Wednesday afternoon, the lives of several Jezebel employees—my own included—came to a screeching halt when Managing Editor Kate Dries informed us that Martha Stewart was making shrimp cocktail on Facebook Live. It was unsurprising that Dries, one of Stewart’s biggest fans, would be excited about such an event, but the fact that so many of us were riveted—and I mean that, we were truly riveted—by the entire half hour broadcast was not something I could have expected.
Though I’ve been amused by some of the wackier Facebook Live streams over the past few weeks (I’ve even taken part in several; as a disclosure, Facebook has launched a program that pays publishers—including Gawker Media—to produce videos for its Facebook Live tool), it wasn’t until Stewart’s compelling instructional video in which she shared a deceptively simple recipe for a classic summer appetizer that I became convinced of the platform’s potential for housing truly worthwhile content. This was not a stunt: this was the kind of social interaction television networks have been trying to perfect since the dawn of the hashtag.
We’ve seen some hints of this mastery through Martha’s blog, but her expertise in the kitchen—and the garden—is unparalleled by more relatable TV cooks like Rachael Ray and The Pioneer Woman, and her no-nonsense rapport with viewers (many of whom left comments to which she responded) is effortless in a way that suggests a lifetime of training. That combination of technical know-how and an almost intimidating ability to answer questions from Facebook users on the fly appears to be the magic formula for this particular medium—at least when it comes to instructional videos. Would a famous cook from the YouTube generation—like Hannah Hart of My Drunk Kitchen or Rosanna Pansino of Nerdy Nummies—be able to handle a barrage of questions as quickly and thoughtfully? I doubt it.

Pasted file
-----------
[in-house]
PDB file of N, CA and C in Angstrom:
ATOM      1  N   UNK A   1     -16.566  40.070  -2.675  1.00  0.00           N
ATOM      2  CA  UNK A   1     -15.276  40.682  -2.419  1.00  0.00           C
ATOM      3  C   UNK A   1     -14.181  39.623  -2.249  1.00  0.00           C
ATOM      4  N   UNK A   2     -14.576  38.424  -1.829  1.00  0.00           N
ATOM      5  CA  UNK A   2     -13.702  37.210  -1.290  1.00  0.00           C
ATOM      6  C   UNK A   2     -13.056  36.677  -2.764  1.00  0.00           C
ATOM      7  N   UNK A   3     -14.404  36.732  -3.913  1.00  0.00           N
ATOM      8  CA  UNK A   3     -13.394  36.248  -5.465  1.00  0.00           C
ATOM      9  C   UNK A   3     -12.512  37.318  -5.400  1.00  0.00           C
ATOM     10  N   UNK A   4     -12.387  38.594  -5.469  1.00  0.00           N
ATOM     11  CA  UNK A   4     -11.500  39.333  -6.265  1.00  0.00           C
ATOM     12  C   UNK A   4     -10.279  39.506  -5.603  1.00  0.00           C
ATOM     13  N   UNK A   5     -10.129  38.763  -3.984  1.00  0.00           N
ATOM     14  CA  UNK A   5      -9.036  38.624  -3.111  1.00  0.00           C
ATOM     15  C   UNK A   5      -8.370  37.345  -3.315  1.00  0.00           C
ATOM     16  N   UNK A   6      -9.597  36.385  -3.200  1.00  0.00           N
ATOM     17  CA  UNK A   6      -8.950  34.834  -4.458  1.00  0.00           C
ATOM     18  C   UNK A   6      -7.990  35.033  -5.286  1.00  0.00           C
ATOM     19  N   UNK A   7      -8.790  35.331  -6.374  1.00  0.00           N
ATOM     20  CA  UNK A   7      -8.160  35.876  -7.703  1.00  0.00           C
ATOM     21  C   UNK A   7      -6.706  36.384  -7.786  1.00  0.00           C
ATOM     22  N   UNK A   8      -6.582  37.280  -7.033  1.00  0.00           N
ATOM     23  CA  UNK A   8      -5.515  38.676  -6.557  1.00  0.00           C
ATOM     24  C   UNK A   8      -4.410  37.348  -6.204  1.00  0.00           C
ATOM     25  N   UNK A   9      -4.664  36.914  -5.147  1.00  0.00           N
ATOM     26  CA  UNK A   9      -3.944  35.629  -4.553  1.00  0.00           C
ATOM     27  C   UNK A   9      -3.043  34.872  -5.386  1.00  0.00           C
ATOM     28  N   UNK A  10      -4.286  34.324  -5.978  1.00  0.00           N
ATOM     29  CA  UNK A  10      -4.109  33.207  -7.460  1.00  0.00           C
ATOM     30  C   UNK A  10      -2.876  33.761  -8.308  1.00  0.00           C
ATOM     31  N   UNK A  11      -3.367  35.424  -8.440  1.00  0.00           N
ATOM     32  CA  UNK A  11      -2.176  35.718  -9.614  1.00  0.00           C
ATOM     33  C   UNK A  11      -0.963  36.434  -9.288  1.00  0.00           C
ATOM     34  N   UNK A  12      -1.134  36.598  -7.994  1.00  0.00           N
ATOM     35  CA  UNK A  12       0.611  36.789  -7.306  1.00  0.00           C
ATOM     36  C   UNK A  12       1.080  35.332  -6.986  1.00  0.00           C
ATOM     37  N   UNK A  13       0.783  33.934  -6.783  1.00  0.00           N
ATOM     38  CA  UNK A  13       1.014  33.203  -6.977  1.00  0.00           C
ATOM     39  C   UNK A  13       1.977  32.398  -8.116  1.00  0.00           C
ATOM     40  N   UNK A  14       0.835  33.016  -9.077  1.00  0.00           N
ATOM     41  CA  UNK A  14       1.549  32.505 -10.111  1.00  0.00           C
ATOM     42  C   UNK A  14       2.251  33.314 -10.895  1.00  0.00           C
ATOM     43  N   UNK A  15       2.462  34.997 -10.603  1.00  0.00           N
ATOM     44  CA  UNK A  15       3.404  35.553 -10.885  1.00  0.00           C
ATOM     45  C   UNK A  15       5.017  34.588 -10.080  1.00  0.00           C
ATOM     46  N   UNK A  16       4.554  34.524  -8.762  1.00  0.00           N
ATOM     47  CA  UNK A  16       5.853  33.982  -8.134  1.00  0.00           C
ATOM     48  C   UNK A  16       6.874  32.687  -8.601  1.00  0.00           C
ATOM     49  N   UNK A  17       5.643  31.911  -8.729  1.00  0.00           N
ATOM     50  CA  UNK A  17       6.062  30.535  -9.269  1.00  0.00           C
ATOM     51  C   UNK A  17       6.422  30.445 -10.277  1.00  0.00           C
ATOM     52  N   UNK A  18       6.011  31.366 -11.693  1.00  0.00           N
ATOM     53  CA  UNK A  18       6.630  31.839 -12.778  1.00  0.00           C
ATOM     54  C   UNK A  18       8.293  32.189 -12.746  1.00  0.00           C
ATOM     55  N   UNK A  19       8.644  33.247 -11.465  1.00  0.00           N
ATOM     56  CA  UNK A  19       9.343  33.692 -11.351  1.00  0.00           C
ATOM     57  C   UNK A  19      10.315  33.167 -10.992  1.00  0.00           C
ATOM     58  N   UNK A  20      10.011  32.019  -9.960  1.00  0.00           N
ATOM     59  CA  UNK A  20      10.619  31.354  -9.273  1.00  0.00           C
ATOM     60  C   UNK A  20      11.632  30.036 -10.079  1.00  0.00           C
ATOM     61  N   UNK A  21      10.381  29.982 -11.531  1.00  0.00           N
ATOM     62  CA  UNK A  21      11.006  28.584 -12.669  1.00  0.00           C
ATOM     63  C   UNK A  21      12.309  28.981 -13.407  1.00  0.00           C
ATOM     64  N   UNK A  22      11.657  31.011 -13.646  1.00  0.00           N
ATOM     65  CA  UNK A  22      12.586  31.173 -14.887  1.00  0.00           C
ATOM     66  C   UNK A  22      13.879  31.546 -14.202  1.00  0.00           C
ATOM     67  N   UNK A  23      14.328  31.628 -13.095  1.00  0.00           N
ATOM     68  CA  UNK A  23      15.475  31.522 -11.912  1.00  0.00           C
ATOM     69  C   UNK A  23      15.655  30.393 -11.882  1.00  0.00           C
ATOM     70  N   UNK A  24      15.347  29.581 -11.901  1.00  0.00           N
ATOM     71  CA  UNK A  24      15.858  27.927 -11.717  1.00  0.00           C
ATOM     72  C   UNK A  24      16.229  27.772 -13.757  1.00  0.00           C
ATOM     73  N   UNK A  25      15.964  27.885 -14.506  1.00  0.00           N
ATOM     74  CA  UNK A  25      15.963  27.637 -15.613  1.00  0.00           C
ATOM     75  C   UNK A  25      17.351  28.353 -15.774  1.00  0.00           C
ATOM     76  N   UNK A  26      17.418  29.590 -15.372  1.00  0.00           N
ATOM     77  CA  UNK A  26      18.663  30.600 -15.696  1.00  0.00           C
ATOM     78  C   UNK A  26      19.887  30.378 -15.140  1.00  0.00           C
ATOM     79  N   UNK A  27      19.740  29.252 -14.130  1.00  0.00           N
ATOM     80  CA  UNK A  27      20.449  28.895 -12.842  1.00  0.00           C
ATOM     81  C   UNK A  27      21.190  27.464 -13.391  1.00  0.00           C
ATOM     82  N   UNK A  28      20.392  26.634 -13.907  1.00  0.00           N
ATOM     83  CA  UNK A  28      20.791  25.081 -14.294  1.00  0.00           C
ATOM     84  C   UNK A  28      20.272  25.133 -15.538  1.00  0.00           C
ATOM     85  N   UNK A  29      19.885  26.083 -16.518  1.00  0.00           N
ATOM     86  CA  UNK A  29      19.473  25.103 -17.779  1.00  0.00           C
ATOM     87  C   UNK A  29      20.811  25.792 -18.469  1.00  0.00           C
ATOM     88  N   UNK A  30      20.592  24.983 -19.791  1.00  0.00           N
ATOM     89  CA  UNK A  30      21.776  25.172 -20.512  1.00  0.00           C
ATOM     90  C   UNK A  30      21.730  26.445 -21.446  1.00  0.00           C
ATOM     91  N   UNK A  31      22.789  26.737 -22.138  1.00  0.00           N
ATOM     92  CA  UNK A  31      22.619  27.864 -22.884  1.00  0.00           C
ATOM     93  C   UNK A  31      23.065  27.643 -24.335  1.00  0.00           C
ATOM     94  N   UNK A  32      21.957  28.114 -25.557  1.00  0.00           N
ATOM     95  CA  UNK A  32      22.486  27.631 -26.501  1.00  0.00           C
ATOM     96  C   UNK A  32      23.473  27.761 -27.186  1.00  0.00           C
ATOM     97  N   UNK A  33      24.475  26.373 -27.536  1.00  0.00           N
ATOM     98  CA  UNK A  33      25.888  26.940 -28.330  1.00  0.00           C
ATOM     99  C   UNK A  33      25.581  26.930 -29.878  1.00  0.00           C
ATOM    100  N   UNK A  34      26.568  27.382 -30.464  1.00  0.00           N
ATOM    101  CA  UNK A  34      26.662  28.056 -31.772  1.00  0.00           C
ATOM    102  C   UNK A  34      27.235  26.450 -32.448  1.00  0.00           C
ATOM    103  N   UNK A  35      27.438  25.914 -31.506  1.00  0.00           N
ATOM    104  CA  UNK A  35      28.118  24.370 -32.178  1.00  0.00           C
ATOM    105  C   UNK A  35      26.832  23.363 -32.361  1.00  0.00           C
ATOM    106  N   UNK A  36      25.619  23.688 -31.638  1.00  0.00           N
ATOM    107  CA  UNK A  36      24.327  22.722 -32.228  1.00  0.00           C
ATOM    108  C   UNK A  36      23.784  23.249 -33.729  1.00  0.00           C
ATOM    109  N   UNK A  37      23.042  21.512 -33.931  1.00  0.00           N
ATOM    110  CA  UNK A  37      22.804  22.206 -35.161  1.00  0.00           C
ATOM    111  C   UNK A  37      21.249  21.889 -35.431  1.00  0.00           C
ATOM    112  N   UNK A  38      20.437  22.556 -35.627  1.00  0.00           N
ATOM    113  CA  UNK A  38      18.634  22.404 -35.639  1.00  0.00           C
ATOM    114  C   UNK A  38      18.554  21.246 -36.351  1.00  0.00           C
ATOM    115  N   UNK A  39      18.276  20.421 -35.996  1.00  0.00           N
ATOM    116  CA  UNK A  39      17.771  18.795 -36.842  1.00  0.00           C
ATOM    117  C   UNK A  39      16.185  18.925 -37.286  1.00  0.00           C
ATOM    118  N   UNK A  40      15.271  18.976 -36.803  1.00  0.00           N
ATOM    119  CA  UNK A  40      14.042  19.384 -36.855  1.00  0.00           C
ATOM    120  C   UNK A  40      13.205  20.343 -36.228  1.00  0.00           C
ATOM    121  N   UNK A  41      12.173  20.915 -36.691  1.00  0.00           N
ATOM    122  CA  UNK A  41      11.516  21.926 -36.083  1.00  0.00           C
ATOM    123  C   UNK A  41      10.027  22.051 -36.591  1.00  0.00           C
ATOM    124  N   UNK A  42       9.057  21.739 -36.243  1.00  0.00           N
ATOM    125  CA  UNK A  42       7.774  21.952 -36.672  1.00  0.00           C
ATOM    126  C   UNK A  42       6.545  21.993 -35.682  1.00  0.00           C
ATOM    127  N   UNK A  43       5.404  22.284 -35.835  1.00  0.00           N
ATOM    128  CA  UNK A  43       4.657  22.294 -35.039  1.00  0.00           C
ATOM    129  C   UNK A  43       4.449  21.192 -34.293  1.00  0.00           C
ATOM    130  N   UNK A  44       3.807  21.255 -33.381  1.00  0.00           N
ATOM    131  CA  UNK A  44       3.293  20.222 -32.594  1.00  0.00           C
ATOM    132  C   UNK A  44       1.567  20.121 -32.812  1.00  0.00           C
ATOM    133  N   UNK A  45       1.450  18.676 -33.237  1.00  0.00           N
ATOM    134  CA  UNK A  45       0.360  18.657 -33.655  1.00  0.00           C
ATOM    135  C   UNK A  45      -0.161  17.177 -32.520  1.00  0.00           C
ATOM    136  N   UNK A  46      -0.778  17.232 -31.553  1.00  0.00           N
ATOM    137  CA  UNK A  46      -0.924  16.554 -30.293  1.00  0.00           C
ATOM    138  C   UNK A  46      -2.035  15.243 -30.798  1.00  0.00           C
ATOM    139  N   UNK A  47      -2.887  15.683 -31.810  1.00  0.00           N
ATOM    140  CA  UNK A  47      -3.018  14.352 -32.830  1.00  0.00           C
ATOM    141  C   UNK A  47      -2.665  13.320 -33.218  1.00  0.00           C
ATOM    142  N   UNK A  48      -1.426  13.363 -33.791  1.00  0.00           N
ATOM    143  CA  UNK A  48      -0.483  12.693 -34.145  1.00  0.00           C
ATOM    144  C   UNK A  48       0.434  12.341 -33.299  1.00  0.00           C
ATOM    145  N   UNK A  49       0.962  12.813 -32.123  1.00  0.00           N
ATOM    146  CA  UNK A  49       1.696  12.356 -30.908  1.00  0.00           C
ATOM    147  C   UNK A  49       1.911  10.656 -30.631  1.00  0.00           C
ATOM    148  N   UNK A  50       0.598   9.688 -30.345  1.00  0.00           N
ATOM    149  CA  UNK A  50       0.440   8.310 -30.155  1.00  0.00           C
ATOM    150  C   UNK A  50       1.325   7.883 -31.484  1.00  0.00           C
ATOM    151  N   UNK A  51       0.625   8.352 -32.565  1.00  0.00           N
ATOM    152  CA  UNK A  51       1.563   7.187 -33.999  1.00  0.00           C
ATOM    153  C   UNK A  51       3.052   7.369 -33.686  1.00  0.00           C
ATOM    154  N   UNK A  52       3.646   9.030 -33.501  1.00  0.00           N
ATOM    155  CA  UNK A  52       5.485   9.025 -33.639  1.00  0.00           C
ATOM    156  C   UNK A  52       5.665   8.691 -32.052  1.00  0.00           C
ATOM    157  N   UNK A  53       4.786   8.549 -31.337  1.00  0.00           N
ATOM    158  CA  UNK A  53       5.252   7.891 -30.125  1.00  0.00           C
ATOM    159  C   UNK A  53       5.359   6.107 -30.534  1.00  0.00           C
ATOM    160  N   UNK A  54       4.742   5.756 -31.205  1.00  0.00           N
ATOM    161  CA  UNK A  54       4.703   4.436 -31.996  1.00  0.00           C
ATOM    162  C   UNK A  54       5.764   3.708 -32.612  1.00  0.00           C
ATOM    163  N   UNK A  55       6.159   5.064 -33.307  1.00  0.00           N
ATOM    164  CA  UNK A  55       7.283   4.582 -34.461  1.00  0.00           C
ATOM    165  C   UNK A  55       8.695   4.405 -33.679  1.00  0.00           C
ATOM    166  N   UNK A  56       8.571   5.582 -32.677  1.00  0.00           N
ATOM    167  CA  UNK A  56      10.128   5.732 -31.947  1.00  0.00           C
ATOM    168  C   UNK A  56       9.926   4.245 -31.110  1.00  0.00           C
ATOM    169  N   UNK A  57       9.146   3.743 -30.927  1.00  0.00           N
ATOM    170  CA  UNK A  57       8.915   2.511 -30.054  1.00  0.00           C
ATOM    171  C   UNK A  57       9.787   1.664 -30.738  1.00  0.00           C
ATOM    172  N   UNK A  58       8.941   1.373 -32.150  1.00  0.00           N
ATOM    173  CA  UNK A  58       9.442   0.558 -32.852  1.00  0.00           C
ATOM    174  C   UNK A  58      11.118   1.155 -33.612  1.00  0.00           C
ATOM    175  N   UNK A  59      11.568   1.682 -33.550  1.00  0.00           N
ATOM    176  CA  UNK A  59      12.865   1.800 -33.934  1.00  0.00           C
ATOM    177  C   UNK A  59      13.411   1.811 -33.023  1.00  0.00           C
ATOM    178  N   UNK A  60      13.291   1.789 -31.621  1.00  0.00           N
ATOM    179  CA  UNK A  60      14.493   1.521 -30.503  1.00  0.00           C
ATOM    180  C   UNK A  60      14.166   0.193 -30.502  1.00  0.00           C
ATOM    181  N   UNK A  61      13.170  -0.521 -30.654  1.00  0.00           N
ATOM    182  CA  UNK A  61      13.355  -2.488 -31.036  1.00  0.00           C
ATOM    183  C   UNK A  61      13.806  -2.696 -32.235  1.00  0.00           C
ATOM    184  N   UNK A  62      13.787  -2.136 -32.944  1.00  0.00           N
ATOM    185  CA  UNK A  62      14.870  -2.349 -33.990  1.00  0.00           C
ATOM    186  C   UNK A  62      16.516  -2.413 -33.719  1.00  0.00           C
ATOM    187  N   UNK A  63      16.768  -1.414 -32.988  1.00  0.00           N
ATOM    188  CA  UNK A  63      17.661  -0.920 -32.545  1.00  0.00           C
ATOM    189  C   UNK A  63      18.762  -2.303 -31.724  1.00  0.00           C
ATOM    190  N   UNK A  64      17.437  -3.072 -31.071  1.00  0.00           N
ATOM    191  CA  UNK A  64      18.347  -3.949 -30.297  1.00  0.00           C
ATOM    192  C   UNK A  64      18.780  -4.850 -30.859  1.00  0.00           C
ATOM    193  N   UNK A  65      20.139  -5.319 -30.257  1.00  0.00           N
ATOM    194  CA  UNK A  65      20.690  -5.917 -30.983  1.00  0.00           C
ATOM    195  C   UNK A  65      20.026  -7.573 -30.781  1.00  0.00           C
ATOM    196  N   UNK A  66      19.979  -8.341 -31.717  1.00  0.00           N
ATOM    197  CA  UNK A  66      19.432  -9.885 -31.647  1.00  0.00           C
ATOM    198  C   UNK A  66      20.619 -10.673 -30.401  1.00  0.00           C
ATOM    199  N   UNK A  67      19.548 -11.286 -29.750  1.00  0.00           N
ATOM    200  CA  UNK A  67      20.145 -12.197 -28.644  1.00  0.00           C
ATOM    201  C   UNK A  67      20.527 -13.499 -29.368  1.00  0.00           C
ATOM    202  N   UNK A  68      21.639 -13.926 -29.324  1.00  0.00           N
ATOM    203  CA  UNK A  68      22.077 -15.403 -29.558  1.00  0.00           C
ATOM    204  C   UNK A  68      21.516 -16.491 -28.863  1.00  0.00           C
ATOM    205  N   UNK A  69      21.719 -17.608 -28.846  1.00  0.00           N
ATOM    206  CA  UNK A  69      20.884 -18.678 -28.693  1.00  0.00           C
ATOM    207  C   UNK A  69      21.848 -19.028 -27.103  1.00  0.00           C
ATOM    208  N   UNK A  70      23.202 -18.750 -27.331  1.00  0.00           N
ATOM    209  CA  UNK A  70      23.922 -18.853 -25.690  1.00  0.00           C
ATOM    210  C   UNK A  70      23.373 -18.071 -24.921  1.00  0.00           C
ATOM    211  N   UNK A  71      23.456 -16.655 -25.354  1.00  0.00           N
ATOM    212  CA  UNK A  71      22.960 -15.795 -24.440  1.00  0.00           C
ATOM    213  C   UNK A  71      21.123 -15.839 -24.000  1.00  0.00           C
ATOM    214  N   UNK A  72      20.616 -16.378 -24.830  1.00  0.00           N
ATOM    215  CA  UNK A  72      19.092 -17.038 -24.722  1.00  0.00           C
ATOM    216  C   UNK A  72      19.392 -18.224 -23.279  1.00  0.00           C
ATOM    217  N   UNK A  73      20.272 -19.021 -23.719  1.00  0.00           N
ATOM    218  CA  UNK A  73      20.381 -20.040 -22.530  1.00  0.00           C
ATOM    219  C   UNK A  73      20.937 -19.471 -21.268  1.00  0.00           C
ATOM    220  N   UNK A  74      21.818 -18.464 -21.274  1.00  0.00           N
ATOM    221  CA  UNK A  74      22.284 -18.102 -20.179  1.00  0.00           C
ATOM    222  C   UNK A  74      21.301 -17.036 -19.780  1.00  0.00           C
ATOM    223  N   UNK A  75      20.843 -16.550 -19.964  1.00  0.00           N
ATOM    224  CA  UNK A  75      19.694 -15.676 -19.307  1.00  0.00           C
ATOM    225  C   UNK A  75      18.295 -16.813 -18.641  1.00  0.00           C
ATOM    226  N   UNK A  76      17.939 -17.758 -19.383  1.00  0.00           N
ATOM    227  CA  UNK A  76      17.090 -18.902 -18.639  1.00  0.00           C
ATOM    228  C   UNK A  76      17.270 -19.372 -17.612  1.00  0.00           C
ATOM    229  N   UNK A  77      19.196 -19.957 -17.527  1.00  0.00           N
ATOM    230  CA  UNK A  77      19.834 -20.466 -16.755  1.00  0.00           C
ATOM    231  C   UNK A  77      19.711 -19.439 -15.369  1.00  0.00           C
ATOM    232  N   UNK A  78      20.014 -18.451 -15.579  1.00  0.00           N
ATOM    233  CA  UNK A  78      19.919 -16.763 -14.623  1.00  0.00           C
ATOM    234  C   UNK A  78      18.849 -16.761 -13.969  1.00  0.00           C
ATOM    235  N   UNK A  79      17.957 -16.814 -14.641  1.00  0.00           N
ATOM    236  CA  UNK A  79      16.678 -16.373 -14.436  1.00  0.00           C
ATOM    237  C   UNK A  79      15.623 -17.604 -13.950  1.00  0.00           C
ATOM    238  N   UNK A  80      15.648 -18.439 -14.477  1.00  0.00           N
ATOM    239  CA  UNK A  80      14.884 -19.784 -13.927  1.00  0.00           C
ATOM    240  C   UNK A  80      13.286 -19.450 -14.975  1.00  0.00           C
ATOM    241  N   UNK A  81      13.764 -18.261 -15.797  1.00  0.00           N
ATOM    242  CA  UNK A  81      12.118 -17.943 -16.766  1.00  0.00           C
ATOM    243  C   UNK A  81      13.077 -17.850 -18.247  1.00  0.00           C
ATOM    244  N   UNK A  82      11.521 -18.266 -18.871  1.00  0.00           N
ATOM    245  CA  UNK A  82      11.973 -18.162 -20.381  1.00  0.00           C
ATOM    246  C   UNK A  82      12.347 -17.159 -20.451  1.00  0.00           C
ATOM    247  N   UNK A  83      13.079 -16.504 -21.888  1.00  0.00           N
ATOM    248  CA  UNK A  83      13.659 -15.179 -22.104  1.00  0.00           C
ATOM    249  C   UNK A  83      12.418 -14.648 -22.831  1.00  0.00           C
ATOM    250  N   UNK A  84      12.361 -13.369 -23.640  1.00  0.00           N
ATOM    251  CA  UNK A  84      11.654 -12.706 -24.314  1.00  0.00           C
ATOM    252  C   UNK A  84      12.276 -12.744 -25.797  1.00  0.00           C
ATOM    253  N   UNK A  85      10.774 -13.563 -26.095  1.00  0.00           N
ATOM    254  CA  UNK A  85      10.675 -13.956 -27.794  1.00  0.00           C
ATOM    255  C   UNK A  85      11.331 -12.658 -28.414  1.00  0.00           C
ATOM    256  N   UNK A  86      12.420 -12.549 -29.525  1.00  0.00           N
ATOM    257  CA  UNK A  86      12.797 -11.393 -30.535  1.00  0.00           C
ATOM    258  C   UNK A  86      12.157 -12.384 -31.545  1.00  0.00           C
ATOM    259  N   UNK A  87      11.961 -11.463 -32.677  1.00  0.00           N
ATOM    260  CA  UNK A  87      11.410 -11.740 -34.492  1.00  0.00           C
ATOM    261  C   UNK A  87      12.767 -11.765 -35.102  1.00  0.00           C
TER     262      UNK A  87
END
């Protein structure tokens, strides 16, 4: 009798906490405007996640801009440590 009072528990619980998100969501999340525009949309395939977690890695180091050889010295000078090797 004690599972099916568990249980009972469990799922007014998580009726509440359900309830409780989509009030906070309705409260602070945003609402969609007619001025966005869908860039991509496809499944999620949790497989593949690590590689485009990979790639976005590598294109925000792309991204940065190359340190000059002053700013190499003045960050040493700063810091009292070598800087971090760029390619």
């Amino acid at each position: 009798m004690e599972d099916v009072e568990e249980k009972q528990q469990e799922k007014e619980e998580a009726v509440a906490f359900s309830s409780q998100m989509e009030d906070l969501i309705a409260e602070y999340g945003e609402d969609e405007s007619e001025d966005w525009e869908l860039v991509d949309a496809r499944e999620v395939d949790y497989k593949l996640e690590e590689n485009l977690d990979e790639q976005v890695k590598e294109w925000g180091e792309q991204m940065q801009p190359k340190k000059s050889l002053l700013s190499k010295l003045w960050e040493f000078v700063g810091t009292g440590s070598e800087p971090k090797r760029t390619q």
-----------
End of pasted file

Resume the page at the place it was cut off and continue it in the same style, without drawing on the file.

Stewart not only taught her viewers (a few thousand simultaneously as I watched) how to make boiled shrimp and cocktail sauce, she answered all their questions about how many to buy for a party (think 5-6 a person) and horseradish (which she called “an obscene-looking root”). When she needed a cooking utensil that wasn’t there (oh, the risks of live video), she calmly asked for one. And when her cameraperson nervously told her the feed had gone down (it hadn’t), she waited patiently—if with slight and understandable irritation—for them to realize everything was back to speed. The woman is a pro.
It should be no surprise that it took someone with a lifetime of on-camera experience to show us how charming Facebook’s newest initiative could truly be—whether she’s making an appetizer or giving us a tour of her farm in Bedford, New York or tulip arranging. And though the platform’s success will not necessarily mark some kind of cultural return to a pre-on demand world of digesting video content, it suggests that if done right, truly live TV (let’s just call this TV) can be a rewarding shared experience. Even if it’s just 30 minutes of watching a rich ex-con devein a big ass shrimp.
Images via screengrab.